This variation on the Loop problem comes up when A passes a capability to B who then wants to pass it to C. B may unambiguously specify which capability is to be passed by sending C the Remote Capability Descriptor (RCD) that A knows it by. The RCD indicates that the capability is supported on A. If C then tries to invoke the capability, however, A might not believe that C should have access to it.
B must tell A, "I, who have access to your capability, want to grant it to host C." To do this, another message type, the "Give" message, is used.
If B sends the "Give" message to A and then sends the RCD to C, C may try to use the RCD before the "Give" is received by A. For this reason, B must wait until A has "ACK"nowledged the "Give" message before sending the RCD to C. This mechanism requires that hosts queue un"ACK"nowledged "Give"s.
If all the requestors on A for a given capability supported on B are deleted, A may tell B so that B may:
a. Delete A's validation bit in the bit vector
for tile specified capability, and
b. Delete the capability from the supported capability list if there are no hosts left that require its support
This function requires a "Delete" message.
The following is a summary of the DCCS message formats:
a. "Invoke", Cap. No., RRN, PD, data, RCD list
b. "Return", RRN, data, RCD list
c. "Give", Cap. No., Host. No.
e. "Delete", Cap. No.
f. "Error", message
The flow charts in Figs. 6, 7, 8, 9, and 10 give the logical essentials of the DCCS mechanism. Issues such as system restart and recovery, network malfunctions, message size limitations, resource problems, etc., are not included. These issues are not unique to the DCCS and their solutions are not pertinent here. In the flow charts, abbreviations are used to indicate the processes used as C-lists: CSL - Capability Support List, RRL - Remote Request List, and IPL - Invocation process List.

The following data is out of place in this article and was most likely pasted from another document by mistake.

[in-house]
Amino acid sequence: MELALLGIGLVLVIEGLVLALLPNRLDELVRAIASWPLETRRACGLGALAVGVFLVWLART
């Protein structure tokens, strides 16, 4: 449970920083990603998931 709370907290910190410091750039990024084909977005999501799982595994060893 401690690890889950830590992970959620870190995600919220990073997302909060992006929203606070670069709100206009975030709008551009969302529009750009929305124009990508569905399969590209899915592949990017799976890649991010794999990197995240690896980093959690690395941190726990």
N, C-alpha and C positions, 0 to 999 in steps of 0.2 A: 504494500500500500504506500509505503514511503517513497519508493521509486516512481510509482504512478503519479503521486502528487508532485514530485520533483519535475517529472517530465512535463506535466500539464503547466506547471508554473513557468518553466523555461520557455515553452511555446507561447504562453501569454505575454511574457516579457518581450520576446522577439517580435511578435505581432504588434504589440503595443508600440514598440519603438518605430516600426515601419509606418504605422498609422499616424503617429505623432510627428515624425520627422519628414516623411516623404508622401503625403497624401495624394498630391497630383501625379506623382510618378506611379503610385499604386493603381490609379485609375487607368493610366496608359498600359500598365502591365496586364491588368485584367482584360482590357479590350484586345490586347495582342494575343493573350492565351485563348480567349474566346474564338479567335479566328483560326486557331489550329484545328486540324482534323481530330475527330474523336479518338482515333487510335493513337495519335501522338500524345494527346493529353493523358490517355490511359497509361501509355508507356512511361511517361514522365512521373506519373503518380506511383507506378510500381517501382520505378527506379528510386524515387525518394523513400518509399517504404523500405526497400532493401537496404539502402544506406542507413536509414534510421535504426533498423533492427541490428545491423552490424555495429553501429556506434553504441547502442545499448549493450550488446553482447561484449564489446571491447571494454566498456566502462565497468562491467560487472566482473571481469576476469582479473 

The table manipulation is not given in detail.
Three tables are needed. The first is associated
with the CSL and contains the bit vectors
indicating access as noted in C. above. The
second table is associated with the RRL. It
contains a host number for each active request.
The final table is a message buffer containing
the pending "Invoke" and "Return" requests.
To avoid hazards in referencing the CSL and its
table, a semaphore called the CSLS is used. A
message buffer semaphore, MBS, is similarly
used to lock the message buffer. For the RRL
and IPL no locks are needed with the algorithms
An application that graphically demonstrates the flexibility of the DCCS is the sort of automatic network optimization that it facilitates. To illustrate, suppose that a user on one system has accounts on several others. Further suppose that each system supports a file capability for data storage that is often used by the user's programs. For such capabilities, there are at least three components that can be optimized: cost, reliability, and interactivity.
To automatically optimize these components, the user can create a process to emulate a file creator capability. There are two kinds of optimization that such an emulated file creator can perform: static and dynamic.
When a new file is requested, the emulator can create it on the system with what is currently the least cost per bit, on the system that is currently the most interactive, or on the most reliable system. Such a statically optimized file can be given directly to the user's requesting program.